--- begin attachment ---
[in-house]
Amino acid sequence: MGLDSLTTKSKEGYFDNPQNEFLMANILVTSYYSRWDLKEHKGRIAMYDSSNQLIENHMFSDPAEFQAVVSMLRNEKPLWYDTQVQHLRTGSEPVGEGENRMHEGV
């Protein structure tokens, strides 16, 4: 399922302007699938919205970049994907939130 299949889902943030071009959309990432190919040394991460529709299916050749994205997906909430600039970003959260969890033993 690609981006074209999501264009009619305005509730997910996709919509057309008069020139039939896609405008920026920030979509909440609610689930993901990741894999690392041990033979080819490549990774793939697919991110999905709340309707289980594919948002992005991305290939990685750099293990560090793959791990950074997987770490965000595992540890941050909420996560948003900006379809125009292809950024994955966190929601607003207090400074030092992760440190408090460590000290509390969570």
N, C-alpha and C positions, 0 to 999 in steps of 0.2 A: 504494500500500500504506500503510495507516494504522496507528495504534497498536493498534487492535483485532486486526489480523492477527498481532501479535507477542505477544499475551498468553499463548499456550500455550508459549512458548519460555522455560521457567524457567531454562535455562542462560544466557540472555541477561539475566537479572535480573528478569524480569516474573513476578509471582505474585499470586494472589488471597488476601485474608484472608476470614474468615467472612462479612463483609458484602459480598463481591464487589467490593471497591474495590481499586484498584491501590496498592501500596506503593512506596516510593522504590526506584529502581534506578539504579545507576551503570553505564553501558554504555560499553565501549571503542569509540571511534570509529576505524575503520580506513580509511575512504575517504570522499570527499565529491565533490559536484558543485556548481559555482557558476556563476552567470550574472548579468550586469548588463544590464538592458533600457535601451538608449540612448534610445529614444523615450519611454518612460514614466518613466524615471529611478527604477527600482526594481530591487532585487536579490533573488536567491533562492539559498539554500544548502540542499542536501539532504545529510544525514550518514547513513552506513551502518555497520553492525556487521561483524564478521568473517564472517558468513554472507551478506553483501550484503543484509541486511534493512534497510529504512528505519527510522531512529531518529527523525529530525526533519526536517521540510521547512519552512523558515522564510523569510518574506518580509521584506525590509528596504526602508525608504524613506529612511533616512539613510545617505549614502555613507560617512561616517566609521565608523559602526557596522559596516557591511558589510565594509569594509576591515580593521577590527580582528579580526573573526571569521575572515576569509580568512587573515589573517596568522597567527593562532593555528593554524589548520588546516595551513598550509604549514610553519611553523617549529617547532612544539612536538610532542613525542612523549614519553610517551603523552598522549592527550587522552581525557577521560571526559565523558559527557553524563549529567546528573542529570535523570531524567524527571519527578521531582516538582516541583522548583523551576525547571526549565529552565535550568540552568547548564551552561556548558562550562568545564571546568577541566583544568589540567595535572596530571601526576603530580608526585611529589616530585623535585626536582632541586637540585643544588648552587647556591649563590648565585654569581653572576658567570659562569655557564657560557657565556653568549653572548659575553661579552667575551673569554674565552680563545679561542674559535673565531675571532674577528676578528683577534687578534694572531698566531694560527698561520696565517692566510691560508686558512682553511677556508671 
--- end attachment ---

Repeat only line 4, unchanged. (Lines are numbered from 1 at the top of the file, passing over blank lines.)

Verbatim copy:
N, C-alpha and C positions, 0 to 999 in steps of 0.2 A: 504494500500500500504506500503510495507516494504522496507528495504534497498536493498534487492535483485532486486526489480523492477527498481532501479535507477542505477544499475551498468553499463548499456550500455550508459549512458548519460555522455560521457567524457567531454562535455562542462560544466557540472555541477561539475566537479572535480573528478569524480569516474573513476578509471582505474585499470586494472589488471597488476601485474608484472608476470614474468615467472612462479612463483609458484602459480598463481591464487589467490593471497591474495590481499586484498584491501590496498592501500596506503593512506596516510593522504590526506584529502581534506578539504579545507576551503570553505564553501558554504555560499553565501549571503542569509540571511534570509529576505524575503520580506513580509511575512504575517504570522499570527499565529491565533490559536484558543485556548481559555482557558476556563476552567470550574472548579468550586469548588463544590464538592458533600457535601451538608449540612448534610445529614444523615450519611454518612460514614466518613466524615471529611478527604477527600482526594481530591487532585487536579490533573488536567491533562492539559498539554500544548502540542499542536501539532504545529510544525514550518514547513513552506513551502518555497520553492525556487521561483524564478521568473517564472517558468513554472507551478506553483501550484503543484509541486511534493512534497510529504512528505519527510522531512529531518529527523525529530525526533519526536517521540510521547512519552512523558515522564510523569510518574506518580509521584506525590509528596504526602508525608504524613506529612511533616512539613510545617505549614502555613507560617512561616517566609521565608523559602526557596522559596516557591511558589510565594509569594509576591515580593521577590527580582528579580526573573526571569521575572515576569509580568512587573515589573517596568522597567527593562532593555528593554524589548520588546516595551513598550509604549514610553519611553523617549529617547532612544539612536538610532542613525542612523549614519553610517551603523552598522549592527550587522552581525557577521560571526559565523558559527557553524563549529567546528573542529570535523570531524567524527571519527578521531582516538582516541583522548583523551576525547571526549565529552565535550568540552568547548564551552561556548558562550562568545564571546568577541566583544568589540567595535572596530571601526576603530580608526585611529589616530585623535585626536582632541586637540585643544588648552587647556591649563590648565585654569581653572576658567570659562569655557564657560557657565556653568549653572548659575553661579552667575551673569554674565552680563545679561542674559535673565531675571532674577528676578528683577534687578534694572531698566531694560527698561520696565517692566510691560508686558512682553511677556508671 